For the purpose of this exercise, I compare what is happening to universities generally in a country, to what is happening at its “top” universities.  To keep things simple, I define as a “top” university any university that makes the Top 100 of the Shanghai Academic Ranking of World-class Universities (ARWU).  In Canada, that means UBC, Toronto, McGill, and McMaster (yes, it’s an arbitrary criteria, but it happens to work internationally).  I use expenditures rather than income because fluctuations in endowment income make income numbers too noisy.  Figure 1 shows the evolution of funding at Canadian universities in real (i.e. inflation-adjusted) dollars.

Figure 1: Real Change in Expenditures, Canadian Universities 2000-01 to 2012-13, Indexed to 2000-01 (Source: Statistics Canada/CAUBO Financial Information of Universities and Colleges Survey)

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So this is actually a big deal.  On aggregate, Canadian universities saw their expenditures grow by nearly 70% in real dollars between 2000 and 2010.  For “top” universities, the figure was a little over 80%  (the gap, for the most part, is explained by more research dollars).  Very few countries in the developed world saw this kind of growth.  It’s really quite extraordinary.

But a lot of that money went not to “improvement”, per se, but rather to expanding access.  Here are the same figures, adjusted for growth in student numbers.

Figure 2: Real Change in Per-Student Expenditures, Canadian Universities 2000-01 to 2012-13, Indexed to 2000-01

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Once you account for the big increase in student numbers, the picture looks a little bit different.  At the “top” universities, real per-student income is up 20% since 2000, but about even since the start of the financial crisis; universities as a whole are up about 8% since 2000, but down by nearly 10% since the start of the financial crisis.

This tells us a couple of things.  First, Canadians have put a ton of money, both collectively and as individuals, into higher education over the past 15 years.  Anyone who says we under-invest in higher education deserves hours of ridicule.  But second, it’s also indicative of just how much Canadian universities – including the big prestigious ones – have grown over the past decade.  Figure 3 provides a quick look at changes in total enrolment at those top universities.

Figure 3: Changes in enrolments at highly-ranked Canadian universities, 2000-2001 to 2012-13, indexed to 2000-2001

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In China, the top 40 or so universities were told not to grow during the country’s massive expansion of access, because they thought it would affect quality.  US private universities have mostly kept enrolment growth quite minimal.  But chez nous, McGill’s increase – the most modest of the bunch – is 30%.  Toronto’s increase is 65%, and McMaster’s is a mind-boggling 80%.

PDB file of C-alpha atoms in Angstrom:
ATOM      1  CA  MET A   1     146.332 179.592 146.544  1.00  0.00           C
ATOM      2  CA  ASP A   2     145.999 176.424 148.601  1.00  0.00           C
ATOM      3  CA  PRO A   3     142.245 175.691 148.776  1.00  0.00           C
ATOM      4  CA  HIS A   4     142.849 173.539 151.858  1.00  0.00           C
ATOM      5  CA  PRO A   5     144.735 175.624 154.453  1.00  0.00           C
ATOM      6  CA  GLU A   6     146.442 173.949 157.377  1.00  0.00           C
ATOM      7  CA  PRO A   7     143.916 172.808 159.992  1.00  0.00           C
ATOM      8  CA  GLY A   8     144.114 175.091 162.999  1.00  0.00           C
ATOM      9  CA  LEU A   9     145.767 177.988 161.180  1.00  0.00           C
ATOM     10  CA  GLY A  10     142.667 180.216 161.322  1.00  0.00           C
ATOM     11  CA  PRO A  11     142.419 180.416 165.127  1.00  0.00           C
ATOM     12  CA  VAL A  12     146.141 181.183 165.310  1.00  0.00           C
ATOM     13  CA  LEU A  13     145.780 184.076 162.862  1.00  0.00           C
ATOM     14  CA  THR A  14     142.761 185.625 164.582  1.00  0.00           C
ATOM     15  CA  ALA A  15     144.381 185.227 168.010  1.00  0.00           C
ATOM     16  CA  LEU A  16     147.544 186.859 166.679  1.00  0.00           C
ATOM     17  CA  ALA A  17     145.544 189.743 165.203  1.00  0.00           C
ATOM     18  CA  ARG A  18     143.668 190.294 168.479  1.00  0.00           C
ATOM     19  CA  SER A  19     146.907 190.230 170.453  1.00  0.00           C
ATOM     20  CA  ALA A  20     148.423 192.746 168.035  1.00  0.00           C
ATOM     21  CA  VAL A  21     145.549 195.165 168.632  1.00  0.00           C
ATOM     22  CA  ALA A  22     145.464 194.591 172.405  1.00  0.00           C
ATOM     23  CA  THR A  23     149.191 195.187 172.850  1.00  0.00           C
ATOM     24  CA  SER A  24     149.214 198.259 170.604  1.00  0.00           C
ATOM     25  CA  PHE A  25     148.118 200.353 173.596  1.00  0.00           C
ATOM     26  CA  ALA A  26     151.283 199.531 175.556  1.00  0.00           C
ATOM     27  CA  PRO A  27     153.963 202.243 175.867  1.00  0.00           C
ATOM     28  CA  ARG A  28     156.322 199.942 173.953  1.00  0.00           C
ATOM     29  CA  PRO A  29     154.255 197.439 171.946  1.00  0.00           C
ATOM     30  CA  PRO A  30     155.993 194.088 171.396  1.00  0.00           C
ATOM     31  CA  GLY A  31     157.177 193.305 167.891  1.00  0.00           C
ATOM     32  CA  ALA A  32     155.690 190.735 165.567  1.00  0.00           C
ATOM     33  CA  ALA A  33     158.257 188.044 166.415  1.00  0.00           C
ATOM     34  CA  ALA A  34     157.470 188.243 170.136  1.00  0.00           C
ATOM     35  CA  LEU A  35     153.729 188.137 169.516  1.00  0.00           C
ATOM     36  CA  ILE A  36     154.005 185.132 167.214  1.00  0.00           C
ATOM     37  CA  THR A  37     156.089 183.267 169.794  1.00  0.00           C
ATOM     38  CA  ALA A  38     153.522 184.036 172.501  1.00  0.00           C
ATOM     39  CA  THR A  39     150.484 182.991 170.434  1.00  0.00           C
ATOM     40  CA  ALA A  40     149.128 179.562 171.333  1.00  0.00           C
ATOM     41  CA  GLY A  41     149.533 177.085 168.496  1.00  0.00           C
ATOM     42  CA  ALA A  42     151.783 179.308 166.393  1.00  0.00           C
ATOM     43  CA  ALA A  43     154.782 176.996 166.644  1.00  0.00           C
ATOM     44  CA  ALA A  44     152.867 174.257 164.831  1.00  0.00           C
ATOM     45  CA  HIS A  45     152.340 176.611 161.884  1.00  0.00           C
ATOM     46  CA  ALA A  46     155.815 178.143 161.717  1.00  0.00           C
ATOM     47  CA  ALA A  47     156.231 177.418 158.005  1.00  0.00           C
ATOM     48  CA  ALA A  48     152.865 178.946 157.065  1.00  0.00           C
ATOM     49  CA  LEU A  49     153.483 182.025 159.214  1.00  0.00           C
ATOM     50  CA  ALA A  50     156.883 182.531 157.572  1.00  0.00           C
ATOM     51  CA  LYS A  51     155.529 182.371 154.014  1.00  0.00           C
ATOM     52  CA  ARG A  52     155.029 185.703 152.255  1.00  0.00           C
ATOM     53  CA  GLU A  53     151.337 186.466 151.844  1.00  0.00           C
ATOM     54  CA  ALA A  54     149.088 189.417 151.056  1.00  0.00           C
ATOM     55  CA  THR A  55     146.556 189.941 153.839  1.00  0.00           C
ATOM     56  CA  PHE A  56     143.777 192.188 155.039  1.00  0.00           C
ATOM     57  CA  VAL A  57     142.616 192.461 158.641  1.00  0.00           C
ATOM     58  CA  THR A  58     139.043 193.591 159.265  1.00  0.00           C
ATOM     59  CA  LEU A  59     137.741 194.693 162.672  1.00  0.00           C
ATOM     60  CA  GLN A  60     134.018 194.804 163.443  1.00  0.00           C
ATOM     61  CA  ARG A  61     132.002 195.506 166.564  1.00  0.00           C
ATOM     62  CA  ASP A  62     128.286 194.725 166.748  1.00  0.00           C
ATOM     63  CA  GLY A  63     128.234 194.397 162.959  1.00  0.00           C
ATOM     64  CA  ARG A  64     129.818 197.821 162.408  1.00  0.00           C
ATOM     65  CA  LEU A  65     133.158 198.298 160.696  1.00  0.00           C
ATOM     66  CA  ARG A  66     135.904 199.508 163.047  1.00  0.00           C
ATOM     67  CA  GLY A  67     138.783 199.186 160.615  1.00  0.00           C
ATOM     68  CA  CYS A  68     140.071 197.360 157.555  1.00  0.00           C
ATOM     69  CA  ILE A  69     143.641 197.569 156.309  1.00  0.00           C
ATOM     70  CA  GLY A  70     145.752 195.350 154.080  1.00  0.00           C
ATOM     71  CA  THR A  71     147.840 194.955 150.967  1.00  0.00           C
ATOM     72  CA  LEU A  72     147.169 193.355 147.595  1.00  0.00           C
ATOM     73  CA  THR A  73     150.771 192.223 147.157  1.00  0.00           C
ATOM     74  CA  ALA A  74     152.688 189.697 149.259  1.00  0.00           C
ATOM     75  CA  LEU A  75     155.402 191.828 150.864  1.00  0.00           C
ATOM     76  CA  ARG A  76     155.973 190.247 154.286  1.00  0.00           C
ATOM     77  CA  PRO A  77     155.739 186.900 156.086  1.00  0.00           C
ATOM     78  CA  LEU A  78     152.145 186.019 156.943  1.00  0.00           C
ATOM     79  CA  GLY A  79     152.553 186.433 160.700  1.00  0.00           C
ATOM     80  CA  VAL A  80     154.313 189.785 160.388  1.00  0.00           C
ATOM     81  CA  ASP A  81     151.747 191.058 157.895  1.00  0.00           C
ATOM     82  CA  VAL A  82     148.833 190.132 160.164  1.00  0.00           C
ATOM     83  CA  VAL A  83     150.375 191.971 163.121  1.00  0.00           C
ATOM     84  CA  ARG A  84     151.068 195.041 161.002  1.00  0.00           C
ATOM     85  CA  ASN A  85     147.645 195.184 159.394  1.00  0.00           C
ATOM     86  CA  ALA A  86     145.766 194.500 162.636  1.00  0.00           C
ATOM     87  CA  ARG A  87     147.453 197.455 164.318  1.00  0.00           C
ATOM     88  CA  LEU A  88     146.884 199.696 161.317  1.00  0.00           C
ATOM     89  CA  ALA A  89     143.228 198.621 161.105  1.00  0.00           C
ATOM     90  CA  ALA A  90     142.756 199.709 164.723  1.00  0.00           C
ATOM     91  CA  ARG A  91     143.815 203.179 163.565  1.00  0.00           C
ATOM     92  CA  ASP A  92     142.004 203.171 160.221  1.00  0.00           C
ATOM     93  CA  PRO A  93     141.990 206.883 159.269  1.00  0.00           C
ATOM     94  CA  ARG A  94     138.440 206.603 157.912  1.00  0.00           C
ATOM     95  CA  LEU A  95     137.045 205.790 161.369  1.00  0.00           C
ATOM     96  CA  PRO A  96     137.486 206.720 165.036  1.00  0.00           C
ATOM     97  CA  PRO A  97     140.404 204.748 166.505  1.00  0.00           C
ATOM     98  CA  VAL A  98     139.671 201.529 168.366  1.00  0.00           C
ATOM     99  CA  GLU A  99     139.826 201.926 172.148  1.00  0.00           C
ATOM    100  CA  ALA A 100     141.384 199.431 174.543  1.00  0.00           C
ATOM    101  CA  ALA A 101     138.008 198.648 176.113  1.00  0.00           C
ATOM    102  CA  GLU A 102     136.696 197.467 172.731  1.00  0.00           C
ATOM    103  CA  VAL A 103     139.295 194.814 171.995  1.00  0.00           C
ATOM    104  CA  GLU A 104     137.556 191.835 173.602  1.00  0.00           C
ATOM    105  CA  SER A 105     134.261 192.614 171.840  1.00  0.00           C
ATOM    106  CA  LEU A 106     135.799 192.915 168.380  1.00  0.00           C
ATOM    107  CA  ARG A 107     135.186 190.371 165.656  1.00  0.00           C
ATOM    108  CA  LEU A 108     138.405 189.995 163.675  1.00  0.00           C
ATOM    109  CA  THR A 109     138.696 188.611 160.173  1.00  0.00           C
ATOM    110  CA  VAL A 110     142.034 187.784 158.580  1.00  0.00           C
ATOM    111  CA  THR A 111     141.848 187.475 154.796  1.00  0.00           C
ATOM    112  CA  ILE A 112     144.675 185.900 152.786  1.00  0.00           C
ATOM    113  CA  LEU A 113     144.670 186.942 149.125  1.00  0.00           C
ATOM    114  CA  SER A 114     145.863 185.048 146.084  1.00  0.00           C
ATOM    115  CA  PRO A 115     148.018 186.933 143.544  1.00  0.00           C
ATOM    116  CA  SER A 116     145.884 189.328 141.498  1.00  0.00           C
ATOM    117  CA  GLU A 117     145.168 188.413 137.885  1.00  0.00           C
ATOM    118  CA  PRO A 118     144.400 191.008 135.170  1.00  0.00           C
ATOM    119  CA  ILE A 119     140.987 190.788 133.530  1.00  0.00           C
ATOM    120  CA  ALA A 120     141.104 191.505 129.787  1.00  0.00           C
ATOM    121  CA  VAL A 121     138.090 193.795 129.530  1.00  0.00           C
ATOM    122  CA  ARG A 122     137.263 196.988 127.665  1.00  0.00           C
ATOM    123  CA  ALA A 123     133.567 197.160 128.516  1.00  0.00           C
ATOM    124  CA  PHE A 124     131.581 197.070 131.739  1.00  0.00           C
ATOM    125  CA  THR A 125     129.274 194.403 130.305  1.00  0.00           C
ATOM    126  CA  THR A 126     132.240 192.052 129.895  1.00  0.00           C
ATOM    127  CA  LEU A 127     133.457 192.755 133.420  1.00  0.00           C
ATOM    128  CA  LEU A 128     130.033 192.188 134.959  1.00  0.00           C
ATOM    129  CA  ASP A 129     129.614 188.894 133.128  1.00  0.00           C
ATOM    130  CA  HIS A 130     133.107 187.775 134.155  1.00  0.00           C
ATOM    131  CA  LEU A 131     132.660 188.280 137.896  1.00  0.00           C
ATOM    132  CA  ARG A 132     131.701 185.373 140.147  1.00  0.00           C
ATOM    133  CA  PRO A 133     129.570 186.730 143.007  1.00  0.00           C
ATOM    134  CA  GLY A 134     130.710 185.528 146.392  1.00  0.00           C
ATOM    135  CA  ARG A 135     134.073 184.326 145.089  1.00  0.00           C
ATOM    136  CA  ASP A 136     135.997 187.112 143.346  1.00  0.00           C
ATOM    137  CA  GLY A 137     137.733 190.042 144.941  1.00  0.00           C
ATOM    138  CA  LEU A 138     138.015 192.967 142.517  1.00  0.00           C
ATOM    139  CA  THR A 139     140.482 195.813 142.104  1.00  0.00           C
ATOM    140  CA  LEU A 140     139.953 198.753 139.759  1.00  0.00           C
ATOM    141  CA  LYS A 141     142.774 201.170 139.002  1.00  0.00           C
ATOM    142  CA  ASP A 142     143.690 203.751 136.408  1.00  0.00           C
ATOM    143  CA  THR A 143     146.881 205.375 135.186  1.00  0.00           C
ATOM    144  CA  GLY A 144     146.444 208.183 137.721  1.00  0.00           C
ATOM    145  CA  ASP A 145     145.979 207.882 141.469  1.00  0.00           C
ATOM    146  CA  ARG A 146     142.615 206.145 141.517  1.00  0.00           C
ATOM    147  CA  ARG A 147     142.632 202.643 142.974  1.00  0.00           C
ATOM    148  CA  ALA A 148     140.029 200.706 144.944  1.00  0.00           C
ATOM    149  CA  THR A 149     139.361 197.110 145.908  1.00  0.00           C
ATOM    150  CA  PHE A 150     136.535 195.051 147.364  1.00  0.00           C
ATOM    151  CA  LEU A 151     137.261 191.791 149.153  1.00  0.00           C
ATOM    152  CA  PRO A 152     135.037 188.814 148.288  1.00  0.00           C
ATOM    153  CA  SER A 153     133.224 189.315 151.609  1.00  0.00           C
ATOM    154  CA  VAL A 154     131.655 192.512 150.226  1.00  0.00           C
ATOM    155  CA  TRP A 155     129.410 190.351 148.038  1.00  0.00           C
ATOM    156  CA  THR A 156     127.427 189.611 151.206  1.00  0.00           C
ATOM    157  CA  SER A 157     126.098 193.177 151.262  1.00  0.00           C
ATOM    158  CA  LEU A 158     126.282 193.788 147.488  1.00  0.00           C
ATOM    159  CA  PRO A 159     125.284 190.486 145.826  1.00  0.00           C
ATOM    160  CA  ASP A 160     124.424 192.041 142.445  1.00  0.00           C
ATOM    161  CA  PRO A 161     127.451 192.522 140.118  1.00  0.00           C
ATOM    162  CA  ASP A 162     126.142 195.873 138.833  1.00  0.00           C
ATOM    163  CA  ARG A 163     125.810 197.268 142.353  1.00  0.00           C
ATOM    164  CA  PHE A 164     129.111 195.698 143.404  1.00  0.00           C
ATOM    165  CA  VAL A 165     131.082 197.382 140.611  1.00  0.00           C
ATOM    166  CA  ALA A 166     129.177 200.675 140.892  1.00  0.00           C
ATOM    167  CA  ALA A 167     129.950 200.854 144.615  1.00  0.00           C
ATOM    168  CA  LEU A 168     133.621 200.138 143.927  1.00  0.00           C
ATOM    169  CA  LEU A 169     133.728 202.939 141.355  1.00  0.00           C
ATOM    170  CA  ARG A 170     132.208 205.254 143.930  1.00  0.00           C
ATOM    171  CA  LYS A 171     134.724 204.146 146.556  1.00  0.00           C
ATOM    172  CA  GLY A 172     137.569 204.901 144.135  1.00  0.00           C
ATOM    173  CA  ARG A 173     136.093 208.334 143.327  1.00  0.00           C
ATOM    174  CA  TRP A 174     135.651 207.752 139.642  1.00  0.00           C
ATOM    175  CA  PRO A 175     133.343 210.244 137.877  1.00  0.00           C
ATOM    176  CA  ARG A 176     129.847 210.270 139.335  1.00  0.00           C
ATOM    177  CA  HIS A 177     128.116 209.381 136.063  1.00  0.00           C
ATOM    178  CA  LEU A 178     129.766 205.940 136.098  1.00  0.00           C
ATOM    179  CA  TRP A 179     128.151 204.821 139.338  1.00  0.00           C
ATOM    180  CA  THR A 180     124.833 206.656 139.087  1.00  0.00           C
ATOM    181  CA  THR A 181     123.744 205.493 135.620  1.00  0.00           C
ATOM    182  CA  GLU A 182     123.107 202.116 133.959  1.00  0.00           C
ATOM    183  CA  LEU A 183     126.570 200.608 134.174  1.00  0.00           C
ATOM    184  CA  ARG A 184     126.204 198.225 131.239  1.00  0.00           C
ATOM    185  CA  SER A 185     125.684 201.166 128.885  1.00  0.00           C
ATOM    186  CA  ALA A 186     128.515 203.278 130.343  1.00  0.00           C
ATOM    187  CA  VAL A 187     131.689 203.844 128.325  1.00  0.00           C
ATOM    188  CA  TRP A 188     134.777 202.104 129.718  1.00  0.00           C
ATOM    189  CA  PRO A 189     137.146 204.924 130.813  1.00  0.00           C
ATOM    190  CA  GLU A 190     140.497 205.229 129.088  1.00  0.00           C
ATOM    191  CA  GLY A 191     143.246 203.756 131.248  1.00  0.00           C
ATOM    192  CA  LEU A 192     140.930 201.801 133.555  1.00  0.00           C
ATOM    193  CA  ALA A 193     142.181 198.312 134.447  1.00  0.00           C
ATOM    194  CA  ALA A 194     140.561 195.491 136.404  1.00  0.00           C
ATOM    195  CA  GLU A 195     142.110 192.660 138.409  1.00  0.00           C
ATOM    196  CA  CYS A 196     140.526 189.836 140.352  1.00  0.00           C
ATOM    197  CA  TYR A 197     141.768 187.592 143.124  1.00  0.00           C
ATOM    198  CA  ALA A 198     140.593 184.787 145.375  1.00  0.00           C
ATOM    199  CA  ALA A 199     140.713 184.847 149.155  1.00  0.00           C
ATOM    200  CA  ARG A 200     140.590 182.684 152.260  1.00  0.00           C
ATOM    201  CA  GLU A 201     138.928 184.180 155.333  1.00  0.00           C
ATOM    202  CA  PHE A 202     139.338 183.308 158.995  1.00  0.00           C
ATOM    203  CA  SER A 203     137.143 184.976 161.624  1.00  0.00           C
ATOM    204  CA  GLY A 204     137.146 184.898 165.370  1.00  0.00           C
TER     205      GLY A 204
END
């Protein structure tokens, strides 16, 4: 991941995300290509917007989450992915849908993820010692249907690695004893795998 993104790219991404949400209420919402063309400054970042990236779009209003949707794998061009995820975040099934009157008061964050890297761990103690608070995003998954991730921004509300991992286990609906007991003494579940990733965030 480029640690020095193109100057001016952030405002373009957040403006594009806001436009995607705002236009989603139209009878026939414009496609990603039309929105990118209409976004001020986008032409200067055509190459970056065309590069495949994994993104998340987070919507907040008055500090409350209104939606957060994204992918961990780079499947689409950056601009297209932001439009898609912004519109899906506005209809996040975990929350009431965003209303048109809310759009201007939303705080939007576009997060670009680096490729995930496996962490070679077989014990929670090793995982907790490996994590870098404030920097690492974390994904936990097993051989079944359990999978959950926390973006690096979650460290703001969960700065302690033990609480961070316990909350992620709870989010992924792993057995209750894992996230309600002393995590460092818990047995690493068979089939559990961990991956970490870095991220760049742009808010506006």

Michael Crow, the iconoclastic President of Arizona State University, often says that where American research universities get it wrong is in not growing more, and offering more spaces to more students – especially disadvantaged students.  Well, Canadian universities, even our research universities, have been doing exactly that.  What we’ve bought with our money is not just access, and not just excellence, but accessible excellence.

That’s pretty impressive. We might consider tooting our own horn a bit for things like that.

November 15

Ten Years of Global University Rankings

Last week, I had the honour of chairing a session at the Conference on World-Class Universities, in Shanghai.  Held on the 10th anniversary of the release of the first global rankings (both the Shanghai rankings and the Times Higher Ed Rankings – then run by QS – appeared for the first time in 2003).  And so it was a time for reflection: what have we learned over the past decade?

The usual well-worn criticisms were aired: international rankings privilege, the measurable (research) over the meaningful (teaching), they exalt the 1% over the 99%, they are a function of money not quality, they distort national priorities… you’ve heard the litany.  And these criticisms are no less true just because they’re old.  But there’s another side to the story.

In North America, the reaction to the global rankings phenomenon was muted – that’s because, fundamentally, these rankings measure how closely institutions come to aping Harvard and Stanford.  We all had a reasonably good idea of our pecking order.  What shocked Asian and European universities, and higher education ministries, to the core was to discover just how far behind America they were.  The first reactions, predictably, were anger and denial.  But once everyone had worked through these stages, the policy reaction was astonishingly strong.